Looking At WWE’s Cheap Heat

The lowest common denominator being used in the professional wrestling business is nothing new and sometimes, it can be a good thing if a particular angle or character is presented correctly because the goal of an international company, especially a publicly-traded corporation, is to market to the widest audience possible. On the other hand, the lowest common denominator can be nothing more than low brow attempts at cheap heat because there’s nothing else compelling about an angle.

The WWE is a rather unique case, as its market share allowed it to capitalize on the climate of the television business and the emerging streaming markets to become the most profitable the company has been in its history. However, make no mistake about it, networks that want live sports programming to attempt to counter DVR and thus secure a better ad rate, are the reason why the WWE inked its massive TV contracts a few years ago. Too often, those in the “wrestling bubble” get lost in the star ratings or the demos, both ways to inaccurately skew the business side of the sport. From a television perspective, a consistent number is a very valuable commodity, as it gives networks a pitch to secure advertisers. Granted, the WWE ratings have been sluggish, but the core fan base, as well as the track record of the organization with sponsorships let potential advertisers know that an audience will be exposed to their products. For a comparison, The Walking Dead on AMC was one of the highest-rated shows on television a decade ago and was in the pop culture conversation. Several years ago, the ratings took a drastic decline and viewership decreased exponentially compared to the peak of the show. The reasons for that are numerous, but the point being, when the zombie show took a dive, there wasn’t an upswing for it, but rather a series finale. Again, the WWE declines in numbers, something that is always a part of the sports entertainment business, but there’s a strong core audience, and that’s a major reason ad revenue and sponsorships are such key pieces of the business model. If advertisers secured commercial time for the season that started the decline of viewers of The Walking Dead, their products didn’t reach the intended audience.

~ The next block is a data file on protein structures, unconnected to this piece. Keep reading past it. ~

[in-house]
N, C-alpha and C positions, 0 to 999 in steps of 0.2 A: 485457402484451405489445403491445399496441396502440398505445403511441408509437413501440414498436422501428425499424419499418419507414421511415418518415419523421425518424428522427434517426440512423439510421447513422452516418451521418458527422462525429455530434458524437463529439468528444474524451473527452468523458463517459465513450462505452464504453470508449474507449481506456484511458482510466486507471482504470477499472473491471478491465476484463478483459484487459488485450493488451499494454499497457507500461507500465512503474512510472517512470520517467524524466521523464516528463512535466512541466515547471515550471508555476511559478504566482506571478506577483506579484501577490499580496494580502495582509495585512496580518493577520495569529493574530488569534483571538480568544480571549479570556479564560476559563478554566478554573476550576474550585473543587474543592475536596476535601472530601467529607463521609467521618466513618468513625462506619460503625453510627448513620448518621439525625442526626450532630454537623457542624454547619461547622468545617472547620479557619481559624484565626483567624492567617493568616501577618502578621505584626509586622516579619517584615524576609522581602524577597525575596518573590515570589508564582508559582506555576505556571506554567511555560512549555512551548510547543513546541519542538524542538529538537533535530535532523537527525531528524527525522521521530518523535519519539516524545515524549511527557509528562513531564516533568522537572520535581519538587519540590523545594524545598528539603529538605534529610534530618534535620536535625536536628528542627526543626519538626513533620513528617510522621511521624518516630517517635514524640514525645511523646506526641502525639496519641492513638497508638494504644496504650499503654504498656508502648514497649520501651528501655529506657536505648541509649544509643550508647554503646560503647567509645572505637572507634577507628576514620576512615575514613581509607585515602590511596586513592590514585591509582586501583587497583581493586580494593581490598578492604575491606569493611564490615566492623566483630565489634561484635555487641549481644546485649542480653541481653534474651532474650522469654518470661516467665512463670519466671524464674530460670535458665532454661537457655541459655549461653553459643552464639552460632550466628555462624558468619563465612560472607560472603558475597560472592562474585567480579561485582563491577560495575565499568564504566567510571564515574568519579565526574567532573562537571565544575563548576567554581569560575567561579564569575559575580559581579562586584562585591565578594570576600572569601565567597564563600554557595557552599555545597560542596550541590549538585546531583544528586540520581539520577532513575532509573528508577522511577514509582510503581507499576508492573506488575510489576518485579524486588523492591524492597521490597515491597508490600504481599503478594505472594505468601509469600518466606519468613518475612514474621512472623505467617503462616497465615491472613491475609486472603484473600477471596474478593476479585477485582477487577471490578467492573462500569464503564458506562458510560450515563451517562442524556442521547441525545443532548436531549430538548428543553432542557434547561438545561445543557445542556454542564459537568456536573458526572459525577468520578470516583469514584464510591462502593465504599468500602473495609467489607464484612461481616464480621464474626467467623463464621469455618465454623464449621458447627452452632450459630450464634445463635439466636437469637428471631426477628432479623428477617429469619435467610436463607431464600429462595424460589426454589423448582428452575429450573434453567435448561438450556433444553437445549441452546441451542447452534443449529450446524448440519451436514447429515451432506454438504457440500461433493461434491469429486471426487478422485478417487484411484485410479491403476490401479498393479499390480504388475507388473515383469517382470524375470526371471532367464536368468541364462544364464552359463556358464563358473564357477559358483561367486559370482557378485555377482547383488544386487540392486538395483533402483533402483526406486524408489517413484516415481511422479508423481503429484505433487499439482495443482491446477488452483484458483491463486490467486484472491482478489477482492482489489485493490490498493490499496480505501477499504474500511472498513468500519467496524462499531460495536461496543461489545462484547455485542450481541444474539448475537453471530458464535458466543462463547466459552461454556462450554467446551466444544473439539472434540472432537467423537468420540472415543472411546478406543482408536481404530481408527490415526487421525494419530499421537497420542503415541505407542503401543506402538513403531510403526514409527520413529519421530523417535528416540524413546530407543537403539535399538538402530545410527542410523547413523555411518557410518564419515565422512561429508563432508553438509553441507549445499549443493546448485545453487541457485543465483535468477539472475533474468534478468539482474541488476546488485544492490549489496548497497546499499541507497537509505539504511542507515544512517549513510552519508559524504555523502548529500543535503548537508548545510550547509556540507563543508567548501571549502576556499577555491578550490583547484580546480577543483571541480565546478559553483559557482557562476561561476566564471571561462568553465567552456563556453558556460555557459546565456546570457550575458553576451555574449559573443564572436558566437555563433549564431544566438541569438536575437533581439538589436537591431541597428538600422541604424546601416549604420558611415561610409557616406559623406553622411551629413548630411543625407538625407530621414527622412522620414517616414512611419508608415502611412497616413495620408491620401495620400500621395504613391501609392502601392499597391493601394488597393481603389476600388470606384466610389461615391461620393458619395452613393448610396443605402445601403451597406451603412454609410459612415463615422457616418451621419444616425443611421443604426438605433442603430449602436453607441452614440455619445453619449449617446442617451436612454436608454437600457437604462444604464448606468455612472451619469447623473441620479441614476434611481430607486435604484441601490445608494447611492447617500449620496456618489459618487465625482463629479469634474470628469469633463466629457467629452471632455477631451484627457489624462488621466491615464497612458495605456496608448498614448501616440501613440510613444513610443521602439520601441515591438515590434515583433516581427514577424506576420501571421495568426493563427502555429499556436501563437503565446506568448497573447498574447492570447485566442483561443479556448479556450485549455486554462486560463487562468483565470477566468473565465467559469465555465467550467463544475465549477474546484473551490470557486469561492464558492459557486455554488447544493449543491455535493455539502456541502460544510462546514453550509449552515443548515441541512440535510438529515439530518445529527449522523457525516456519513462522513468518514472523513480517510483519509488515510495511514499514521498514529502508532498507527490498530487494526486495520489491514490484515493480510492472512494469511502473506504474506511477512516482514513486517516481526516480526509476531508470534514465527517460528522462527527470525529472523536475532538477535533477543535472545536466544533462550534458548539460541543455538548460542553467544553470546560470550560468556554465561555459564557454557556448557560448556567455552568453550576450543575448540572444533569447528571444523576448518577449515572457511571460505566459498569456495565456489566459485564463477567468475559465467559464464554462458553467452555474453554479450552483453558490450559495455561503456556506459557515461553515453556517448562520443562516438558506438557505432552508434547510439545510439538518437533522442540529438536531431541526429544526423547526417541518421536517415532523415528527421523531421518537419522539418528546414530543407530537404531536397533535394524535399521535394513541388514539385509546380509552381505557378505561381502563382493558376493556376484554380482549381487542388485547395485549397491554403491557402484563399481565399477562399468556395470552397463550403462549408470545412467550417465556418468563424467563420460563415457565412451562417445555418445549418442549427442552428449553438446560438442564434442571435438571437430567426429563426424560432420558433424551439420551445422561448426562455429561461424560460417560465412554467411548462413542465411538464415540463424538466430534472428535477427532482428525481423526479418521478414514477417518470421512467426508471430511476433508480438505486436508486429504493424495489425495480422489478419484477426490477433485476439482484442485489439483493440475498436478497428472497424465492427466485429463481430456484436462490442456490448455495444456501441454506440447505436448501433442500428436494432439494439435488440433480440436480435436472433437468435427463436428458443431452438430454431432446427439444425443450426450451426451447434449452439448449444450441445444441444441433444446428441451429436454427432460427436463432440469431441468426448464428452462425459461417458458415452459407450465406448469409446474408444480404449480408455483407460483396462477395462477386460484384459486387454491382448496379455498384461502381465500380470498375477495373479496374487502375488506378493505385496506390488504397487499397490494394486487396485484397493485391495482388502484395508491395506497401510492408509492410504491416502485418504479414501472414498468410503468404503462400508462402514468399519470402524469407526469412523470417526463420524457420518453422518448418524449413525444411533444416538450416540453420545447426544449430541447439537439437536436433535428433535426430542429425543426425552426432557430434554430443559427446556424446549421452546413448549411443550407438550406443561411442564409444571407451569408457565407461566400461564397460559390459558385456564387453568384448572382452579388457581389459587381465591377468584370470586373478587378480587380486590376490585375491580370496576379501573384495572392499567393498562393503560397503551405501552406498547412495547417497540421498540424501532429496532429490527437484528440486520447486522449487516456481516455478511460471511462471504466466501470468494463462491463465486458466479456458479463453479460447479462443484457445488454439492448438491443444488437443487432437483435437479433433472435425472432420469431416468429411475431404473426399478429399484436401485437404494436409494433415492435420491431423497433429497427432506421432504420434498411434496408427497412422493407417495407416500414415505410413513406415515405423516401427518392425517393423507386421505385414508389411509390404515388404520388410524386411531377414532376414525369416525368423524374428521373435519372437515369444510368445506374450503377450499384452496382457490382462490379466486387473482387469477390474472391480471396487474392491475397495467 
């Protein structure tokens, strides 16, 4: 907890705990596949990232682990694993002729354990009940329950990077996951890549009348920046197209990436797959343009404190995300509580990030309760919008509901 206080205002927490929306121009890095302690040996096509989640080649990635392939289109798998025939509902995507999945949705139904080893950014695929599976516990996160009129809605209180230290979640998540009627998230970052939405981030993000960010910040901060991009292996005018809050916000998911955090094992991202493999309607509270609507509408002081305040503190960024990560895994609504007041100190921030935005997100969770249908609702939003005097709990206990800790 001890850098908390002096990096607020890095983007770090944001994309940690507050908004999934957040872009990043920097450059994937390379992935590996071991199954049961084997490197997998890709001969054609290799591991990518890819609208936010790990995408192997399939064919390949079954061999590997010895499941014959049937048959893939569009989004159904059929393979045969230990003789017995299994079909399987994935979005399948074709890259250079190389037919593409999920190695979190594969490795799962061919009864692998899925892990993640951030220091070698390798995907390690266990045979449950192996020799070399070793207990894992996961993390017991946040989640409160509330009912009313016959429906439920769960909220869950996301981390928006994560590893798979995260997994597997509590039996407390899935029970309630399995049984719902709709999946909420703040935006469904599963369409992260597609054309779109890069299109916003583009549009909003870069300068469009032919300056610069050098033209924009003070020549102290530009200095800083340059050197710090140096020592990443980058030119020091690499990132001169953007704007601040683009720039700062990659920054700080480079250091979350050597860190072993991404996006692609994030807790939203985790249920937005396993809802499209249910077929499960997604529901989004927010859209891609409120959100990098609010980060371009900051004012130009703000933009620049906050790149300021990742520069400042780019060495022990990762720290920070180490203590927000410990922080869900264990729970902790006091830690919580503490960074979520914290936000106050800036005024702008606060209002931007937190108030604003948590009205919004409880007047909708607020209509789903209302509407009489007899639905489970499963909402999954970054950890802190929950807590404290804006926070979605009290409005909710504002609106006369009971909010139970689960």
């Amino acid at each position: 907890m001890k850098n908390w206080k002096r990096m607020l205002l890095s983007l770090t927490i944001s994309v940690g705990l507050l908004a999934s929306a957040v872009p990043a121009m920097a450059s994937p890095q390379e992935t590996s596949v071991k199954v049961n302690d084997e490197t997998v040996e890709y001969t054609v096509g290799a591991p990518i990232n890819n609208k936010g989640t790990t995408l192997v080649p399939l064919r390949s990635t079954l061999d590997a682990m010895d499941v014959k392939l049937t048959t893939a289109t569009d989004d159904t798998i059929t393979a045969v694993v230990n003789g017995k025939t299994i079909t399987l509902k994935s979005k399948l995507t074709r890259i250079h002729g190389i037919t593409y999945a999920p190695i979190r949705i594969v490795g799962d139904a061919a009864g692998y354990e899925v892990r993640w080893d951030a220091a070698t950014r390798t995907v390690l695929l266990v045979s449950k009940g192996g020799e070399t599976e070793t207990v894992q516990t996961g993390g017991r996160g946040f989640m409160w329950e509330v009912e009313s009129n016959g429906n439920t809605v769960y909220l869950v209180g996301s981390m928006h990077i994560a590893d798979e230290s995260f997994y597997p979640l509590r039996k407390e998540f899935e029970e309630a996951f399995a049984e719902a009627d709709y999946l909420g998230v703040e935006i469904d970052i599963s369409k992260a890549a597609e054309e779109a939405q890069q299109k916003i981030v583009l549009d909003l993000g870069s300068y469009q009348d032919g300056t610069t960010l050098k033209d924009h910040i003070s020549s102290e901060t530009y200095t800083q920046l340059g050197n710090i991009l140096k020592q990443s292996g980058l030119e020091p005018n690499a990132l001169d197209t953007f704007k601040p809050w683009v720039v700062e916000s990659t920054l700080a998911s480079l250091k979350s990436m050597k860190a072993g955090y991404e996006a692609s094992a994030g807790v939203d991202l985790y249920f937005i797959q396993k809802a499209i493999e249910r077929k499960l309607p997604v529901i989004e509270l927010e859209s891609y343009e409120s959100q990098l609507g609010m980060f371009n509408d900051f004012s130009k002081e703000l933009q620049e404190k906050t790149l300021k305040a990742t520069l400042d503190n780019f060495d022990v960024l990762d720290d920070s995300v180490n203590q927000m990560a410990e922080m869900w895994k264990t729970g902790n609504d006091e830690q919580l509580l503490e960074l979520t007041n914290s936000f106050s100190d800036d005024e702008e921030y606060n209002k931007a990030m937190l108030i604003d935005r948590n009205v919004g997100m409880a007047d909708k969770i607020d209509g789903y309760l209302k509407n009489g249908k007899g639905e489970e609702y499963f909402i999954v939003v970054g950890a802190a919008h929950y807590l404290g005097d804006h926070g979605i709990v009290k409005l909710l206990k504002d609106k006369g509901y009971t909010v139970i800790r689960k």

The level of consistency, at least of the loyal fan base, over several years makes it much easier for companies to invest their ad dollars to put commercials on their air during WWE programming because they know their products will be seen by a specific number of viewers.

As mentioned, the company is the most profitable now than any other time in history so why is the product so bland?

This is where the corporation that is on the stock market has a different agenda than just a sports entertainment company. I’ve written about it before, but WWE brass has to serve a lot of audiences as an international company on the stock market, and the harsh reality is, management will look to appease investors before the fans in attendance because ultimately, the investments of those stockholders are what allowed WWE to become a billion dollar company.

Another major point that I’ve discussed before, the WWE has guaranteed money for its TV deals and the Peacock deal so there’s not nearly the same amount of pressure to generate ratings or sell pay-per-views to the audience. The fact that the writing team doesn’t have to “sell” a $40 pay-per-view to the audience in the modern era might create an unintentional level of mediocrity for the product. The bottom line is, the WWE will make the same amount of money for Raw and Smackdown regardless of if they hover around two million viewers for each show or if they set a ratings record. They will make the same amount of money for Wrestlemania regardless of how many people actually watch it. Granted, everyone works hard, but with those type of guarantees, it’s almost too easy to even unintentionally put it on autopilot for the majority of the product.